FAMILY PHYSICIANS’ MANAGEMENT OF GENETIC ASPECTS OF A CARDIAC DISEASE: A SCENARIO-BASED STUDY FROM SLOVENIA
Klemenc-Ketiš Z, Peterlin B
*Corresponding Author: Assistant Professor Zalika Klemenc-Ketiš, M.D., Ph.D., Medical Faculty Maribor, Taborska 8, 2000 Maribor, Slovenia. Tel.: +386-41-516-067. Fax: +386-590-30-250. E-mail: zalika.klemenc.ketis@gmail.com
page: 15

INTRODUCTION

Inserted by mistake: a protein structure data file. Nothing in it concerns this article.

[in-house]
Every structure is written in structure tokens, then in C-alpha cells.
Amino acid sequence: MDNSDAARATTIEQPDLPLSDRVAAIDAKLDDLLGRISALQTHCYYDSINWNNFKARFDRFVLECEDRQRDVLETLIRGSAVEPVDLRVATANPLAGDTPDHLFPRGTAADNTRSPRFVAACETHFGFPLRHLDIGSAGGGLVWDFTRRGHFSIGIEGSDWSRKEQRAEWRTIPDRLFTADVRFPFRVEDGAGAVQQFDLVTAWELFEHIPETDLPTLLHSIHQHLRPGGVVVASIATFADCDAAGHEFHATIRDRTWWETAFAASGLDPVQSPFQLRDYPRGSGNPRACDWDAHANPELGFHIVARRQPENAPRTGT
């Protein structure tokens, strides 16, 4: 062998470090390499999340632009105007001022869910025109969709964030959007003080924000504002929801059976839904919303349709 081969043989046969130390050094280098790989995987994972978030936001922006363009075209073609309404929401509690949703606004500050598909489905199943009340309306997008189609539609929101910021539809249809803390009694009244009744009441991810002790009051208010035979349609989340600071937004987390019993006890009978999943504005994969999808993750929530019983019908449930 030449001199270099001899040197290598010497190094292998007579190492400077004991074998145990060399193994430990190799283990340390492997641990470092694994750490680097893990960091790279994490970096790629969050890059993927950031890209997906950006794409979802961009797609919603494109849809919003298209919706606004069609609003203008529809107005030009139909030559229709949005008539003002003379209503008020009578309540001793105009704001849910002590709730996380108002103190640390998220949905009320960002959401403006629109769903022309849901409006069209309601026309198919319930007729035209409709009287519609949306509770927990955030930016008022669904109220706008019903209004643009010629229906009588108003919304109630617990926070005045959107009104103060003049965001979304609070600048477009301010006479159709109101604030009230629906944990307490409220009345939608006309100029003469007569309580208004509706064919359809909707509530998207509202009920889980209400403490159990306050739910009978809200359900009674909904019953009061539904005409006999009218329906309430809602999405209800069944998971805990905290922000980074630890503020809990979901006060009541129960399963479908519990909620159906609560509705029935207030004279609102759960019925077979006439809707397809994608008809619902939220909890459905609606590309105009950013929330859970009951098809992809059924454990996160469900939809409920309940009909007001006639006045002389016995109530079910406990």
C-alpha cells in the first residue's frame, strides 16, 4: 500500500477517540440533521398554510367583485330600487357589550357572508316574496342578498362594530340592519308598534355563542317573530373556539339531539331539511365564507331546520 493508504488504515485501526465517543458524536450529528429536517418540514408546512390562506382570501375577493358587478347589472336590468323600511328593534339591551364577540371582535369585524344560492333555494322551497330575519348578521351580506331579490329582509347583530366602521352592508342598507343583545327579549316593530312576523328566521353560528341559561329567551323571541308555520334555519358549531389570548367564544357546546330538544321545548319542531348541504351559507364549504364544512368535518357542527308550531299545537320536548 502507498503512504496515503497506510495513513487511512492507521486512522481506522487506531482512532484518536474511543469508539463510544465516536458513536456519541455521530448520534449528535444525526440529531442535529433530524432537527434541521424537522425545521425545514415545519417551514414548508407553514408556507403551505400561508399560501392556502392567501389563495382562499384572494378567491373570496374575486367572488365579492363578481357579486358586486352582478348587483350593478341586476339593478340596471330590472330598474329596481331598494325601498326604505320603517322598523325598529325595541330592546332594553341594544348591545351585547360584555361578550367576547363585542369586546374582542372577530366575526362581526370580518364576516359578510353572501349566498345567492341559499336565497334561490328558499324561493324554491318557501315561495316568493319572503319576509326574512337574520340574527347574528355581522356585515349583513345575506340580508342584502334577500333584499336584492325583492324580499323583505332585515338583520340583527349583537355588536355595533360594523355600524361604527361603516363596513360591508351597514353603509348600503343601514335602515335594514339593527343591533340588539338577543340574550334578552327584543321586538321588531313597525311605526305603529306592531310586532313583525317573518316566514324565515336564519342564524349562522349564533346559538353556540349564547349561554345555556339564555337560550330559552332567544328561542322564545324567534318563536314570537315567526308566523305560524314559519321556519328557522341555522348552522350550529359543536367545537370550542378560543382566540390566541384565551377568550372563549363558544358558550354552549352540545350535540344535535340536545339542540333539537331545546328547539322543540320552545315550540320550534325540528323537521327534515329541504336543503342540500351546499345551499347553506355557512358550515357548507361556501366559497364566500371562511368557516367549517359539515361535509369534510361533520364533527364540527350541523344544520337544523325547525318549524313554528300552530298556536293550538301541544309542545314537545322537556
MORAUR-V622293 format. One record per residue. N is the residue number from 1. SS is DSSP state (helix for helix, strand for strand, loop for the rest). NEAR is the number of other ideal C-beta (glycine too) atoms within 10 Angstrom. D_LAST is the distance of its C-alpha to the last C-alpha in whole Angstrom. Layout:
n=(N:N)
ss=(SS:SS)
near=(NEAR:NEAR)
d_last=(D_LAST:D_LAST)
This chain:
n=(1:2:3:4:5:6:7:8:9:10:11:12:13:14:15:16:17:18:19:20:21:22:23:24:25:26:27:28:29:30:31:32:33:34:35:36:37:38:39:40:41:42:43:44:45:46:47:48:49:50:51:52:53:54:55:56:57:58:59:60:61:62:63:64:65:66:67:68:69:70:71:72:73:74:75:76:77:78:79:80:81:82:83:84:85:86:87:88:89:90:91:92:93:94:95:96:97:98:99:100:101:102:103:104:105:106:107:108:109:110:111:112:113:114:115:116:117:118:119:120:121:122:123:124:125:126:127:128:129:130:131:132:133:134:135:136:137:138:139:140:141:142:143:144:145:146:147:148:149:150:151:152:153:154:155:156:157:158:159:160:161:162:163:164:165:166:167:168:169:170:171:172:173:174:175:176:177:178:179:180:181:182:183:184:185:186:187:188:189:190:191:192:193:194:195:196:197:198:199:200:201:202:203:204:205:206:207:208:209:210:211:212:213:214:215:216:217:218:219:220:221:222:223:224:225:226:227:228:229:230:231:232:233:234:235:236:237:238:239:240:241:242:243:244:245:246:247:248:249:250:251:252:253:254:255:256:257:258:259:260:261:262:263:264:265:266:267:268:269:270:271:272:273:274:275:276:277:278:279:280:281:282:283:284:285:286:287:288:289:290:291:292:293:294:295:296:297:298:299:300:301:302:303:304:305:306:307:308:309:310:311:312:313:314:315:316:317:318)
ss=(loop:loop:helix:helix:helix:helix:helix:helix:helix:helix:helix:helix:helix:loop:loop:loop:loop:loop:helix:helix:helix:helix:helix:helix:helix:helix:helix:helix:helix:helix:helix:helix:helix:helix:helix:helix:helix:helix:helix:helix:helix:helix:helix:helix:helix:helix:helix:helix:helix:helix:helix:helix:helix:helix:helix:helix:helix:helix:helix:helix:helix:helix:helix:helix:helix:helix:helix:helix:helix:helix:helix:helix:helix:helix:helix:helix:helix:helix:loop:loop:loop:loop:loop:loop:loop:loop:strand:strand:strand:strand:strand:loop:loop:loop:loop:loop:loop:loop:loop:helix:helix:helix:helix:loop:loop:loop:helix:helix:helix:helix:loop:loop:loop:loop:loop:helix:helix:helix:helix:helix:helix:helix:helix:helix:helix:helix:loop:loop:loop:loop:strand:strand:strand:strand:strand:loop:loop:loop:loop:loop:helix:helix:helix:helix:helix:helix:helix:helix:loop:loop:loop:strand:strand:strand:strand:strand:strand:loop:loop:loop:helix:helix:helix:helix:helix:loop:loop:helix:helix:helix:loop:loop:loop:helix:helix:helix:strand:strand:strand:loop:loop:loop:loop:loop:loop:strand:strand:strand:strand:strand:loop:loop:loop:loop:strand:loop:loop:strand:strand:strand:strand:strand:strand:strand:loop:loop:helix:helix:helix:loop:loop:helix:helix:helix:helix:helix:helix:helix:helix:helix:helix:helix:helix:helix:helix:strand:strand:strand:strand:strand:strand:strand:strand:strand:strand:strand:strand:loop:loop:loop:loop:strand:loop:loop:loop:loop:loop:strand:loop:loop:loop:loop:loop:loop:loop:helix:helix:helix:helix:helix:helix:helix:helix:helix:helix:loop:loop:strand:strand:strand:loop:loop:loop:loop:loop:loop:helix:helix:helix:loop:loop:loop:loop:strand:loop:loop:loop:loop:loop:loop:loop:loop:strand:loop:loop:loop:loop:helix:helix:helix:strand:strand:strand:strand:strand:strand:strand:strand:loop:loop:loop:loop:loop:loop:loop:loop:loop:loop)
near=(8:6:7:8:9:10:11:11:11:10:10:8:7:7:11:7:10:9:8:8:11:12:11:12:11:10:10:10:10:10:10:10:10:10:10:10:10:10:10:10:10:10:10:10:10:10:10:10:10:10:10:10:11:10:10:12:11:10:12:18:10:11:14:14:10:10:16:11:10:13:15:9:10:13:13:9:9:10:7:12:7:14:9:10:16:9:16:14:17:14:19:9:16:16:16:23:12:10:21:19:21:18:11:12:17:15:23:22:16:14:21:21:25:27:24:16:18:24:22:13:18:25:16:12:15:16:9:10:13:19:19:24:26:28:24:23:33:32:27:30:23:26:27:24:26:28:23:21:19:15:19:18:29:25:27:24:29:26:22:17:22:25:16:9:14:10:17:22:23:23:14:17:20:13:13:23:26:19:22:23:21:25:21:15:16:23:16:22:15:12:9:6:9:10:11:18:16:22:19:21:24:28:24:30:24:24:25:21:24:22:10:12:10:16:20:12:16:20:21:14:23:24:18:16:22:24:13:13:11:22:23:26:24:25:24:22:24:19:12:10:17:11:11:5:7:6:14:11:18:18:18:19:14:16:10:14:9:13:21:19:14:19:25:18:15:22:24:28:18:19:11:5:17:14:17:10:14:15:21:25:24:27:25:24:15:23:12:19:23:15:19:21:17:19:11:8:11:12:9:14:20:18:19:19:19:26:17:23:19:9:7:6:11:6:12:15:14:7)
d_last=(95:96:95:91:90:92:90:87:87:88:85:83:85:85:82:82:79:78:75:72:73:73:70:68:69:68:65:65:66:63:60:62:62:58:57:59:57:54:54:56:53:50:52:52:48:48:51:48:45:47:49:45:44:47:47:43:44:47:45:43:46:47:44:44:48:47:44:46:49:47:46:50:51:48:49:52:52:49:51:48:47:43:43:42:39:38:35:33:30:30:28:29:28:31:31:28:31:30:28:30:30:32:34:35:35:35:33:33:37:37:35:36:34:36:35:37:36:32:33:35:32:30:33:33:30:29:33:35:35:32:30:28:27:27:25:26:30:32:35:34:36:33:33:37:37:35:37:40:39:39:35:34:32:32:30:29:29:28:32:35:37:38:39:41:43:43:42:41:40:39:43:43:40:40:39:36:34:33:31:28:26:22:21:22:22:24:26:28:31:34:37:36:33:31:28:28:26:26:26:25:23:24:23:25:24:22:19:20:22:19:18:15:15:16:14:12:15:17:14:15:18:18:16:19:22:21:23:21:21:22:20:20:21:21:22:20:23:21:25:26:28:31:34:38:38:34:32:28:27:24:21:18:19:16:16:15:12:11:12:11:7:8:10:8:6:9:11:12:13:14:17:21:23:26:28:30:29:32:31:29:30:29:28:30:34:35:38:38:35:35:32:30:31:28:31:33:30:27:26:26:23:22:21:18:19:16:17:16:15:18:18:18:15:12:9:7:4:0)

Preventive activities are an important part of patient management at primary health level. Taking into account the effect of family and society when dealing with individual patients is also one of the core competencies of family medicine [1]. In the era of rapid evolvement of genetic medicine, family physicians (FPs) increasingly face the activities and dilemmas associated with the management of genetic aspects of disease and prevention [2]. Genetics is rarely taught at the undergraduate and postgraduate level of medical education of non genetic specialities [3]. It has already been shown that FPs had low confidence in their ability to carry out basic medical genetic tasks [4] but were aware of their need for additional education and even expressed their educational needs [5]. Even though family history is a crucial part of patient management in family medicine, its association with possible genetic background of disease development and higher disease risk is not yet fully used in practice [6,7]. Traditionally, family history taking is focused on the patients with symptoms or problems, which might imply that the patient is having a higher risk for the development of some chronic diseases, such as diabetes, coronary disease or asthma [8]. Healthy patients or patients’ relatives are rarely being asked about their family history [9] Also, FPs very rarely decide to refer patients at risk to clinical genetics [10]. Family physicians regularly face ethical dilemmas in their everyday practice [11] and find the management of some of them quite difficult [12]. Genetic medicine is undoubtedly associated with many ethical dilemmas [13]. Similarly, many dilemmas can also be encountered when performing preventive activities such as screening for some diseases [14]. Therefore, the field of genetics in preventive activities performed in patients and their healthy relatives is a very sensitive area. Combined with the lack of knowledge of genetics [15], the FPs may face serious difficulties and doubts, and may feel reluctant to perform such activities even though genetic concepts are clearly part of current FPs practice in form of clinical decision making based on family history [16,17]. This was also shown in a clinical case scenario-based study with more than 60.0% of FPs who were willing to take family history but only 16.0% willing to order a genetic test [18]. Similarly, primary care providers seem to assess breast cancer risk mainly by family history but rarely discuss genetic testing with the patients [10]. In Slovenia, as in many other European countries [3], genetic medicine is taught at the undergraduate level. However, it is not taught as a part of family medicine specialization curriculum [19]. The aim of this study was to find out how Slovenian FPs would manage a hypothetical clinical case and to explore their views about possible ethical dilemmas associated with this clinical case.



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